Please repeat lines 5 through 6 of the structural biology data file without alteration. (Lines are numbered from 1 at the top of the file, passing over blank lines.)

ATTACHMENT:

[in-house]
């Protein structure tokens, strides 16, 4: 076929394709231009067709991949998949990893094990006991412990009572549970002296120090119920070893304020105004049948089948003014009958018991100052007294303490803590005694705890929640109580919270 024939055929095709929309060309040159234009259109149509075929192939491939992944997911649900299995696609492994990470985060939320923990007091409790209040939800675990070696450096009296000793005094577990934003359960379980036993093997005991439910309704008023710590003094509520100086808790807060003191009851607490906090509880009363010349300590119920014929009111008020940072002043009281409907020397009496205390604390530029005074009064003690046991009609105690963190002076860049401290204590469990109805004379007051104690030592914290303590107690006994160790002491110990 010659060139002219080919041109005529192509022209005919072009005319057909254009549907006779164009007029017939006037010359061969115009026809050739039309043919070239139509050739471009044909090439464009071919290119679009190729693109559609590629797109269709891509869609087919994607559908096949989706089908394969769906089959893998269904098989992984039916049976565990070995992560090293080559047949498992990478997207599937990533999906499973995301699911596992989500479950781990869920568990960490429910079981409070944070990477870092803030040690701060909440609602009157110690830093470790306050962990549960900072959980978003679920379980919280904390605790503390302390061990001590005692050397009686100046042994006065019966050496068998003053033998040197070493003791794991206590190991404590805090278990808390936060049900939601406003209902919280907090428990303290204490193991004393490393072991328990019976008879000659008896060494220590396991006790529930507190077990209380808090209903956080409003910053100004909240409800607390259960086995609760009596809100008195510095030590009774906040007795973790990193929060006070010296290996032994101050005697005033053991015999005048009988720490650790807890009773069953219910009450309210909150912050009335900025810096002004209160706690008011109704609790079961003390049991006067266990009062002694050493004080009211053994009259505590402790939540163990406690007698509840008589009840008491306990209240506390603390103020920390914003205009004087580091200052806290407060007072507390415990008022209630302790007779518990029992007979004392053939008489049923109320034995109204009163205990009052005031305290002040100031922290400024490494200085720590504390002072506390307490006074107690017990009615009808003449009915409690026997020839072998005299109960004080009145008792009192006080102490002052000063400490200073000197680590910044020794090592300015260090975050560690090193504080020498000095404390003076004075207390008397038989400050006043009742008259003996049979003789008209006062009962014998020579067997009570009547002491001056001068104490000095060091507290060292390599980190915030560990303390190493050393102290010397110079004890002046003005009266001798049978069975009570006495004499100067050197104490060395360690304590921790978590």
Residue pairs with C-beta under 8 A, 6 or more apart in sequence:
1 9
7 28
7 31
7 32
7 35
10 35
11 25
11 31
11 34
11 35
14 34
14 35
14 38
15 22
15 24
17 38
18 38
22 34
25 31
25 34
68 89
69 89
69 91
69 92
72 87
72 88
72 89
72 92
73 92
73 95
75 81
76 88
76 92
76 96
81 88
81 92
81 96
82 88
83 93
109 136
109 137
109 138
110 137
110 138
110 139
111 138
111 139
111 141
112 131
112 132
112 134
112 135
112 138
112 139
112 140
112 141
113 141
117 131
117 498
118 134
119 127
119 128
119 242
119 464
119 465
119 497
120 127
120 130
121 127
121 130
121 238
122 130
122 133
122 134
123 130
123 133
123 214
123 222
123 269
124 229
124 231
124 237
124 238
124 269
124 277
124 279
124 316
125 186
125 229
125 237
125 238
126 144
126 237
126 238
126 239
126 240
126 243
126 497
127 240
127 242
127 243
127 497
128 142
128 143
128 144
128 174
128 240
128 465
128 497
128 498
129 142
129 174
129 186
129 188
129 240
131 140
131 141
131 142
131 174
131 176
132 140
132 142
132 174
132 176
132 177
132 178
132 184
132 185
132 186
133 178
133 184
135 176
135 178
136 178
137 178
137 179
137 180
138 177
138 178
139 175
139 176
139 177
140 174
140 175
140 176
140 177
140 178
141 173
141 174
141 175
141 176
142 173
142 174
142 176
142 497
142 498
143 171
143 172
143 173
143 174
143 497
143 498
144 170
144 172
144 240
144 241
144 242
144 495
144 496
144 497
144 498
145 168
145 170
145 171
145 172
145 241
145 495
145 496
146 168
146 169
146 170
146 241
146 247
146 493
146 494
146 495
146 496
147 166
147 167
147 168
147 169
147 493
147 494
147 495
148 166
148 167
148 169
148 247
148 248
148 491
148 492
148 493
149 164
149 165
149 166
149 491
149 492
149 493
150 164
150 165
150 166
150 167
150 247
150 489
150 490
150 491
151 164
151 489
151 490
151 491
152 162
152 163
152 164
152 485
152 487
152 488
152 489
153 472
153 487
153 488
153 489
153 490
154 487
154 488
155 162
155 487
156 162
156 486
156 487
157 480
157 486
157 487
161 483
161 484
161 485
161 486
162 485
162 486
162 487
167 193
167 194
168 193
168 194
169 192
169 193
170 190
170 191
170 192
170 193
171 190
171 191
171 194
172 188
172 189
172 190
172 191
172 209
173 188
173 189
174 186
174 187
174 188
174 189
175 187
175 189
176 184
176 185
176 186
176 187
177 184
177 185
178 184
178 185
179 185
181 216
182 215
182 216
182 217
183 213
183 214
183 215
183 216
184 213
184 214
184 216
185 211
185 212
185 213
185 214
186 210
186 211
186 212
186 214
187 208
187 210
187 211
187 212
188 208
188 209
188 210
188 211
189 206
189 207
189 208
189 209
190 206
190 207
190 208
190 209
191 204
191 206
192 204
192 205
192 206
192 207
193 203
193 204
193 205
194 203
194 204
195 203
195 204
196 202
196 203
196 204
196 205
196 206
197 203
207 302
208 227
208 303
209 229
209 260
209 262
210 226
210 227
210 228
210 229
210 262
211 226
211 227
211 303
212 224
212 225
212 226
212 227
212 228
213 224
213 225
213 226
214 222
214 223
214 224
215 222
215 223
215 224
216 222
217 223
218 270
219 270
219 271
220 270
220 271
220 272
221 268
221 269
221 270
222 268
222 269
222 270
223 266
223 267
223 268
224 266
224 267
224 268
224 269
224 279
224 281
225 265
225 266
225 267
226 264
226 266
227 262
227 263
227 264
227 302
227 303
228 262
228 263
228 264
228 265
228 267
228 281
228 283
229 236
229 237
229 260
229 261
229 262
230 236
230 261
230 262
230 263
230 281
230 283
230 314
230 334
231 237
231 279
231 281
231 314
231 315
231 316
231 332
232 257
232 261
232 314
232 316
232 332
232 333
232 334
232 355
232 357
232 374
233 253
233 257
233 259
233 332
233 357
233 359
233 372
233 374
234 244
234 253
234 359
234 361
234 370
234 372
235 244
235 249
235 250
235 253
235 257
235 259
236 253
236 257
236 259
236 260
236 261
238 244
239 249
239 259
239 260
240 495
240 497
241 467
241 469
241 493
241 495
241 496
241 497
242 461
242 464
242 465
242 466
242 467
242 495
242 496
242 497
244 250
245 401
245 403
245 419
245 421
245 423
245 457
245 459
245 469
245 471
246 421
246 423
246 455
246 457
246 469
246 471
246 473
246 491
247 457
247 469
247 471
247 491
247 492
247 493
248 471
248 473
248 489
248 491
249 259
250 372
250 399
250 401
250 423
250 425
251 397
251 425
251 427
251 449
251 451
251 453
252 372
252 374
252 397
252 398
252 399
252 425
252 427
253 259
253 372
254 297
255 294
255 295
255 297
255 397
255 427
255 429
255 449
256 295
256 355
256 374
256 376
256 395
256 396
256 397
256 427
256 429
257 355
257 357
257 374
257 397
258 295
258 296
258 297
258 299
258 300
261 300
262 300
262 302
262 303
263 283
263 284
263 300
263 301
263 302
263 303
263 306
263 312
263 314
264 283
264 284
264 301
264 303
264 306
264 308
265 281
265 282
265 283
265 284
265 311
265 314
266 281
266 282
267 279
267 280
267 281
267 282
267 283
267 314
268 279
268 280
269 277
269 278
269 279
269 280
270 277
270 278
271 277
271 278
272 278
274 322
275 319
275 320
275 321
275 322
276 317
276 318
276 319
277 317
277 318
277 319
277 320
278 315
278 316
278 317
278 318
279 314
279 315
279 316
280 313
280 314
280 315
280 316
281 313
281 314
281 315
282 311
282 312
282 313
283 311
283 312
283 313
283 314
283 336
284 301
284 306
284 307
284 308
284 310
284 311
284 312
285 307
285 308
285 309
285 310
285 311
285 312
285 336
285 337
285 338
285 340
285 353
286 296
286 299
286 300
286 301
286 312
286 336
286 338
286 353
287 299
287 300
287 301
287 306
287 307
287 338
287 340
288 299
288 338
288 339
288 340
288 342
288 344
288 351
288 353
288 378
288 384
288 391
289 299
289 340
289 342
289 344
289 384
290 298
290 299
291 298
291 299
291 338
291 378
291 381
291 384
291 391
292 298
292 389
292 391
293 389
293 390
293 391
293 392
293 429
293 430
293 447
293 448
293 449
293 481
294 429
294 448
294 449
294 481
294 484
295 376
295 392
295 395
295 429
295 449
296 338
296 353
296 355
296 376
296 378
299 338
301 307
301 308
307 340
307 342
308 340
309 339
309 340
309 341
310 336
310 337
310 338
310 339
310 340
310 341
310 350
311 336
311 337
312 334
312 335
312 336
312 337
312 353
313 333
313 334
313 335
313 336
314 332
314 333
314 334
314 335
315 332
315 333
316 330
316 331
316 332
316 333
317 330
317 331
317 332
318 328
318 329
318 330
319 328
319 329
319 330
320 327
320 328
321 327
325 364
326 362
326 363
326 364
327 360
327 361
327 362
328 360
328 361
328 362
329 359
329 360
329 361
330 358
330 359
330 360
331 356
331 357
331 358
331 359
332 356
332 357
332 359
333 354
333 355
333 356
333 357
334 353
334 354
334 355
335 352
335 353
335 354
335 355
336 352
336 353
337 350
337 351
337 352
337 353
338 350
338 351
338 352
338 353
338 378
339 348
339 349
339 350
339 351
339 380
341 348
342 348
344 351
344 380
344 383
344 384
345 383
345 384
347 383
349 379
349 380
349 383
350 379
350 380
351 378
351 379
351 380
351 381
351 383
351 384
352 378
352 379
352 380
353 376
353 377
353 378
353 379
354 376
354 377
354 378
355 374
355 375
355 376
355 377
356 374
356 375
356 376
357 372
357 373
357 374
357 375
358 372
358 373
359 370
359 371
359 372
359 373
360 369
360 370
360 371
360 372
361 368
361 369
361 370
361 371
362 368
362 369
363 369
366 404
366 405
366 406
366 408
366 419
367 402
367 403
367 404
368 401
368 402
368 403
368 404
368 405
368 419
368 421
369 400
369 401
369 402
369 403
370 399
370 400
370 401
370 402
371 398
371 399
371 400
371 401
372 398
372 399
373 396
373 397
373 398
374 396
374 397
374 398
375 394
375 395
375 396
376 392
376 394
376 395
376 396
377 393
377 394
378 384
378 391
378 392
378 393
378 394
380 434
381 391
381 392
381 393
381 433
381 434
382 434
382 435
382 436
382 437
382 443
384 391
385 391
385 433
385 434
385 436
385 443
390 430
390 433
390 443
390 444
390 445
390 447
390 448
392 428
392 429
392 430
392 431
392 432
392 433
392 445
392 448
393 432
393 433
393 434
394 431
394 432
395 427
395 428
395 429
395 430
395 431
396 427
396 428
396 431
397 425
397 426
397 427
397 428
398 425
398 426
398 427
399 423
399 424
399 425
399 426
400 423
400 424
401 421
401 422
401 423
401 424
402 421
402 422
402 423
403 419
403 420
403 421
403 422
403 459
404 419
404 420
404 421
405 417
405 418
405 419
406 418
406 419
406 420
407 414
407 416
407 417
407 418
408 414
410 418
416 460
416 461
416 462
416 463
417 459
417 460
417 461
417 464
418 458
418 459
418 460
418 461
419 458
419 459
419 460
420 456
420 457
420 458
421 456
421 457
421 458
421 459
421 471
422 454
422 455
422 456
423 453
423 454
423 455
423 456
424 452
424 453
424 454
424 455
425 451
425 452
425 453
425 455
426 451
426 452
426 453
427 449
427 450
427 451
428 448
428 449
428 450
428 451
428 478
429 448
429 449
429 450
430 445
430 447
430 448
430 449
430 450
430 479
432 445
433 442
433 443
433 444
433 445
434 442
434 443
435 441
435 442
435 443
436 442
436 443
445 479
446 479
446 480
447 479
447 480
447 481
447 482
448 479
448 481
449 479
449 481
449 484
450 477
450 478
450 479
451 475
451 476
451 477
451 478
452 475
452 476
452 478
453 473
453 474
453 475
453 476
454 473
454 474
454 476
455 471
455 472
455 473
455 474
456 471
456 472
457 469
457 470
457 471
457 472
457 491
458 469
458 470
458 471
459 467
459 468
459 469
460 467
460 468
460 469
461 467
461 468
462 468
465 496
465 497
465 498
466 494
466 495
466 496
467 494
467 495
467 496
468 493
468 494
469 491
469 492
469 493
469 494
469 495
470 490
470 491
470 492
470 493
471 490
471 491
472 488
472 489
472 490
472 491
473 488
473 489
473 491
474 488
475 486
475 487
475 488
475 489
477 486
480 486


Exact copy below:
7 28
7 31